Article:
Court Finds Failure to Preserve Evidence Amounted to Negligence and Warranted Sanctions
In Leidig v. Buzzfeed, Inc., No. 16 Civ. 542 (VM) (GWG), (S.D.N.Y. Dec. 19, 2017), the Plaintiffs, Michael Leidig, et al.(“Plaintiffs”) sued Buzzfeed, Inc. (“Defendant”) for accusing them of selling “fake news.” Plaintiffs argue that the article defamed them by disputing the veracity and news gathering efforts behind specific stories sold or published by Plaintiffs.
Buzzfeed served a document request on July 14, 2016. Plaintiffs produced 400 documents over the course of two productions in October 2016. These productions included documents with no metadata, manipulated PDFs, summaries of documents not produced, and screenshots and other text files. Defendant moved to compel the production of “authentic” documents responsive to the First Document Request. The Court ordered that Plaintiffs produce the original versions of the documents responsive to the First Document Request in a format Defendant could use. The Court noted the possibility of spoliation sanctions should original versions of Plaintiffs’ disabled websites not be produced.
Spoliation is the destruction or significant alteration of evidence, or the failure to preserve evidence in pending or reasonably foreseeable litigation. A party seeking sanctions for spoliation has the burden of establishing the elements of a spoliation claim. The Court may order measures no greater than necessary to cure prejudice to the requesting party if ESI that should have been preserved in the anticipation or conduct of litigation is lost because a party failed to take reasonable steps to preserve it, and it cannot be restored or replaced through additional discovery. If the court finds that the party acted with intent to deprive another party of the information’s use in the litigation, the court may presume that the lost information was unfavorable to the party.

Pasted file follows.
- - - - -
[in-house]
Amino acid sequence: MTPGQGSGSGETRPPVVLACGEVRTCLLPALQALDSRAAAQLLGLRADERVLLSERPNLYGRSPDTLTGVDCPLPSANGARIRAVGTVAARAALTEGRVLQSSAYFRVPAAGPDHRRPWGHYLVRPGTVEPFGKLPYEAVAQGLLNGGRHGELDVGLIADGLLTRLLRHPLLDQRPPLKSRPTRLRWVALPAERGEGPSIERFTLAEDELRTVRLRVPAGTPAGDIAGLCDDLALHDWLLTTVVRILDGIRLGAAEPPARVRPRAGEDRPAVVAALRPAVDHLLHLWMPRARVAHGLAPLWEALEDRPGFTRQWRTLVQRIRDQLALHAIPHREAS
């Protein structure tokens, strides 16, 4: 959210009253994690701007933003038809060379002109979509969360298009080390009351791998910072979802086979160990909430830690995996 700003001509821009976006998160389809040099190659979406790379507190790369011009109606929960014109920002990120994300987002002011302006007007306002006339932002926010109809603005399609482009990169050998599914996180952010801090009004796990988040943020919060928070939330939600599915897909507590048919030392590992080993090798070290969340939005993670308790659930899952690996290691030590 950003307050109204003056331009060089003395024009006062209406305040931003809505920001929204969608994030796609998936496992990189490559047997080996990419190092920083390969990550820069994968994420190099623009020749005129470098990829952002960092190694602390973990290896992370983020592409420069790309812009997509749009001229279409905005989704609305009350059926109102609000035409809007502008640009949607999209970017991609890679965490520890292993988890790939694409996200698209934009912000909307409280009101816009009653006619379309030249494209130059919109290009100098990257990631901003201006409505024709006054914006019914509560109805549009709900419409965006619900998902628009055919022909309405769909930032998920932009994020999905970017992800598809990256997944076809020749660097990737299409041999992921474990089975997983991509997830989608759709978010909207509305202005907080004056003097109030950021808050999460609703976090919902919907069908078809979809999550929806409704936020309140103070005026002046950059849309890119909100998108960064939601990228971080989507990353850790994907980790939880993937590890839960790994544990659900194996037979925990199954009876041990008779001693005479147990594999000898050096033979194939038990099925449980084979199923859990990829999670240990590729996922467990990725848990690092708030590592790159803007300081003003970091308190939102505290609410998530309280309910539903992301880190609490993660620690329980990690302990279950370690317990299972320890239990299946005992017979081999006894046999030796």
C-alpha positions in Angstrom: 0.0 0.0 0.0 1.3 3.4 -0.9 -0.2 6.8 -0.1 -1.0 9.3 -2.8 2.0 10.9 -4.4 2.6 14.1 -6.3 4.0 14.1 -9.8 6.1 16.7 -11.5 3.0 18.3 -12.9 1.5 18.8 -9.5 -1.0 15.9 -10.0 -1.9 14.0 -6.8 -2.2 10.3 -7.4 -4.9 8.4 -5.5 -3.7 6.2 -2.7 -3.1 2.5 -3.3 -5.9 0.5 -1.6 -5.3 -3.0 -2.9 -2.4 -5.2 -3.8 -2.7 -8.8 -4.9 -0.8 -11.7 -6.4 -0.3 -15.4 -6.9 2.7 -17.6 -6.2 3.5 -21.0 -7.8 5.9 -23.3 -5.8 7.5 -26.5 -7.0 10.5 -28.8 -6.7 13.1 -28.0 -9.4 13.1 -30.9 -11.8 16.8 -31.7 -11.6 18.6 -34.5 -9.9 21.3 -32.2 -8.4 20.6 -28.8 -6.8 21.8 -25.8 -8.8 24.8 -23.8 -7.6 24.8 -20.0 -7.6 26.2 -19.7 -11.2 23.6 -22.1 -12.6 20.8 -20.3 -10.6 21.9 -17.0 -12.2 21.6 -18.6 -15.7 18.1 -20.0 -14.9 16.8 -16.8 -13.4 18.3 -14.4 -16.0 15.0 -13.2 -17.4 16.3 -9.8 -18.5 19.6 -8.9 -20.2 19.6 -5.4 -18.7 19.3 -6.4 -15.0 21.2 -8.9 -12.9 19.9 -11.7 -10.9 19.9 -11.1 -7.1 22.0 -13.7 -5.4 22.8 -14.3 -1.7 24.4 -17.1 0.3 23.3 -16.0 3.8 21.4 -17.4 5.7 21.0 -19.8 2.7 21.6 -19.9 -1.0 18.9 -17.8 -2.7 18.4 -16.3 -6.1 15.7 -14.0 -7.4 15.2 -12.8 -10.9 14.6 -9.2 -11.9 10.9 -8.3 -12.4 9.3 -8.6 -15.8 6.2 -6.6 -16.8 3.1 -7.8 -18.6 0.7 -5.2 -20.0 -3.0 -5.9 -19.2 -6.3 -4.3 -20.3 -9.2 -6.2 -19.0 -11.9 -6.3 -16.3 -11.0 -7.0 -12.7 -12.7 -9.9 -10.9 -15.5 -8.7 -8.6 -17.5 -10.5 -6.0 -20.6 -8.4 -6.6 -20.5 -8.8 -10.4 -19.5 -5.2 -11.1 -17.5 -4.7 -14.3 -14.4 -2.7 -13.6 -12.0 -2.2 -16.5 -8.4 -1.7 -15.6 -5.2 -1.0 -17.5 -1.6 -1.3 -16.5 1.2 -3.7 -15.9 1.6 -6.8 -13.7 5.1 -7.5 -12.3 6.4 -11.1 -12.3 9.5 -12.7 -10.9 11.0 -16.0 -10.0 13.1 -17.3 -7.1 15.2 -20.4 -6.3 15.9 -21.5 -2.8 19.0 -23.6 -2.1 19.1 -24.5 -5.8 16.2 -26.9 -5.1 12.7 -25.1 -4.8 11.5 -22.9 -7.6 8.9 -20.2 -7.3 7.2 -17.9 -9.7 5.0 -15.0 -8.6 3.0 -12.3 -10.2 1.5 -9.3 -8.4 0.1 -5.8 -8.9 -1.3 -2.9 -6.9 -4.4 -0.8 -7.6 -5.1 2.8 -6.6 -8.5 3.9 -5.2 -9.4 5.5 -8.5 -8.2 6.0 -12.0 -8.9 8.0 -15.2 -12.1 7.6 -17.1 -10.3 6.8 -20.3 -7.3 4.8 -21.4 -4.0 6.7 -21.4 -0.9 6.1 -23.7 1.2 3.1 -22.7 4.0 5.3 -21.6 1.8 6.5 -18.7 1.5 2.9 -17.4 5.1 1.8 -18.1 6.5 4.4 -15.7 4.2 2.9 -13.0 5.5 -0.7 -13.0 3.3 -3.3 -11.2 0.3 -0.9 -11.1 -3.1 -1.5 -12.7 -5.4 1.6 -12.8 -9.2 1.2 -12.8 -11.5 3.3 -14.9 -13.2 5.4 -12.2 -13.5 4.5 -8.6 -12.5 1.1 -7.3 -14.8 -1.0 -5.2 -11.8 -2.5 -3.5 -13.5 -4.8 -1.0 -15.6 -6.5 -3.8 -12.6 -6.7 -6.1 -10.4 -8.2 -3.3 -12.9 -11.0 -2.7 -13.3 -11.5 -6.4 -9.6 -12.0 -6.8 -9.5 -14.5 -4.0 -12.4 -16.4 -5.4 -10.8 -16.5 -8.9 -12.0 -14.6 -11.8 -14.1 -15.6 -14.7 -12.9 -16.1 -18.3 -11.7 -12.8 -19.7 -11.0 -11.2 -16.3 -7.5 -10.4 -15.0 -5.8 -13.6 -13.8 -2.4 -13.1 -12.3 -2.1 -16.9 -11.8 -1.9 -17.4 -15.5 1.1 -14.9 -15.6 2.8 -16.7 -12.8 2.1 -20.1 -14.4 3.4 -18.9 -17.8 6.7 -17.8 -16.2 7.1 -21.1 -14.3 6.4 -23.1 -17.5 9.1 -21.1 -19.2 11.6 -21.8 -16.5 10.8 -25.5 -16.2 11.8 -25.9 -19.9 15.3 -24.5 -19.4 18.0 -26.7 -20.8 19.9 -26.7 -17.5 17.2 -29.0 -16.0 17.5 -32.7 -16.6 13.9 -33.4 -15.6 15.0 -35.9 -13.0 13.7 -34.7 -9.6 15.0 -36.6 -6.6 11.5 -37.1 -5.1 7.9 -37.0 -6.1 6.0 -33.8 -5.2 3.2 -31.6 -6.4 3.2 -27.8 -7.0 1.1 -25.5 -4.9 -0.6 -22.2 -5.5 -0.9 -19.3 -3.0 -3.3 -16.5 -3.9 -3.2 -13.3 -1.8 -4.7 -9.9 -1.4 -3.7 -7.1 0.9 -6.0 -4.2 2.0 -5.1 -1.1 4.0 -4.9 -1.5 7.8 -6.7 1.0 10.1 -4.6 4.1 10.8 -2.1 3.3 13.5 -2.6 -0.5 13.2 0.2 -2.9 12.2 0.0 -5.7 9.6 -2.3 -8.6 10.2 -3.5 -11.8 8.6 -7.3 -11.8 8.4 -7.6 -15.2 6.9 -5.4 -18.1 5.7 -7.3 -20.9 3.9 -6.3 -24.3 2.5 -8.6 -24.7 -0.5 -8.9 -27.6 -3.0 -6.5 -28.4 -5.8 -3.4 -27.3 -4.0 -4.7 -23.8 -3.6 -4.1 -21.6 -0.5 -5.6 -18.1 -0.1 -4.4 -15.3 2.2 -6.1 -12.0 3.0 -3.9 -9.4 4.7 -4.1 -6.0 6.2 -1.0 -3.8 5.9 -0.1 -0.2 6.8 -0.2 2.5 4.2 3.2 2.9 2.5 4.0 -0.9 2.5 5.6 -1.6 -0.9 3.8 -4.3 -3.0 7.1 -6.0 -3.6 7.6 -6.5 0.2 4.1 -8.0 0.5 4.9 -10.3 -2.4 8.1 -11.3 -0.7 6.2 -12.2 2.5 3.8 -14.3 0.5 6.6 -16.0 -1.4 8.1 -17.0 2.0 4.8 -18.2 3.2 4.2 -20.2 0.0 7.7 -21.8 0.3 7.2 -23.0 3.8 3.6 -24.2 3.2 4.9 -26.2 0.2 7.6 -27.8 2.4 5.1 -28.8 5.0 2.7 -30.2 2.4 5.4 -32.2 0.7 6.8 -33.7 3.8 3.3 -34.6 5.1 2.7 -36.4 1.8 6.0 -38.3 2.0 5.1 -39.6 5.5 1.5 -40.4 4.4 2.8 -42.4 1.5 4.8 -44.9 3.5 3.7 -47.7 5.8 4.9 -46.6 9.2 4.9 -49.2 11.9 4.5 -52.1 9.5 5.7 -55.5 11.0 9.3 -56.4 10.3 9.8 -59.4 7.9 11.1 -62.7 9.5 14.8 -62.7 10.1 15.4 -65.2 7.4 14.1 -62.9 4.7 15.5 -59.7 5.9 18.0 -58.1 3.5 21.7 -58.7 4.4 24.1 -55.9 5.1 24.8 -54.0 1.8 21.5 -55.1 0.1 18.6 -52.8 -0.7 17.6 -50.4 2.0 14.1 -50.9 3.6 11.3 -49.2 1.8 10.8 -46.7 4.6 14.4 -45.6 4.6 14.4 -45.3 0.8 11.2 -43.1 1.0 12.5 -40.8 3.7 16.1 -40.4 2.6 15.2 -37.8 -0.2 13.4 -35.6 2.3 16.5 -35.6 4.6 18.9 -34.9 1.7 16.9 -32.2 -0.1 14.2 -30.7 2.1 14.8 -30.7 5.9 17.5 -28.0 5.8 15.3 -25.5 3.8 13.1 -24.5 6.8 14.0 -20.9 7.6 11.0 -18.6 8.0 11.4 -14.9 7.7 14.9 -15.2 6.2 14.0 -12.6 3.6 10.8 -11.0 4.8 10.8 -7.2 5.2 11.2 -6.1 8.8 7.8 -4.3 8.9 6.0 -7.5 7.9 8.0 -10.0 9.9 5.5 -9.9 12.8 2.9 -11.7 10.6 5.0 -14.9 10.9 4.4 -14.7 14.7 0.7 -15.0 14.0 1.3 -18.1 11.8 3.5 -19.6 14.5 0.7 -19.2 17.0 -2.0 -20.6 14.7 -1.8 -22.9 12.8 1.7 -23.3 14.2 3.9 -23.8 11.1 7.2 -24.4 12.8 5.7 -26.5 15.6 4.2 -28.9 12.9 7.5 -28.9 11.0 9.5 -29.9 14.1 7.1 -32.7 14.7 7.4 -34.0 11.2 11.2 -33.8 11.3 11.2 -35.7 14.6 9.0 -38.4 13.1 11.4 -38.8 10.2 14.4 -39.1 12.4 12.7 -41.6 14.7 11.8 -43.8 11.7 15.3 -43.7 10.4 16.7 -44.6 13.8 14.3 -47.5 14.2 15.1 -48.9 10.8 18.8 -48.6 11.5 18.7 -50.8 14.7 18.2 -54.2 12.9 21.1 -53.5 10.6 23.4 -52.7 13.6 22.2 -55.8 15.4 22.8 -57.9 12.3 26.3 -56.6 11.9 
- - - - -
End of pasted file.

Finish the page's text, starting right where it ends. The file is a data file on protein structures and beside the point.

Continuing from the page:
Spoliation sanctions can be imposed only when the party requesting the sanctions demonstrates that relevant evidence has been “lost.” The Defendant says evidence produced was inadequate, but it fails to allege the evidence has been lost. Thus, spoliation sanctions are not appropriate. The Plaintiffs’ duty to preserve evidence arose at the very latest on April 24, 2015, the date the Article was published. This is because Plaintiffs’ law firm sent the Defendant a letter dated April 22, 2015, implicitly threatening legal action in the event the Article were published.
Defendant urges the Court to find that Plaintiffs acted with the requisite intent because some documents were either intentionally or knowingly destroyed. Defendant has failed to establish that plaintiffs spoliated any evidence out of the desire to deprive Defendant of such evidence during the litigation. While there is insufficient evidence that Plaintiffs acted with an intent to deprive Defendant of the evidence, the Plaintiffs’ actions were certainly negligent. Despite having reason to anticipate litigation as soon as the Article was published in April 2015, Plaintiffs made no efforts to preserve relevant evidence and issued no “litigation hold” until after this lawsuit was initiated in January 2016. The failure to implement such a litigation hold is particularly unreasonable because the Plaintiffs were the ones who themselves threatened litigation. Thus, sanctions are available. The Court grants Defendant’s motions in part and denies in part. Defendant will be allowed to present evidence at trial about Plaintiff’s destruction of metadata and disabling of websites.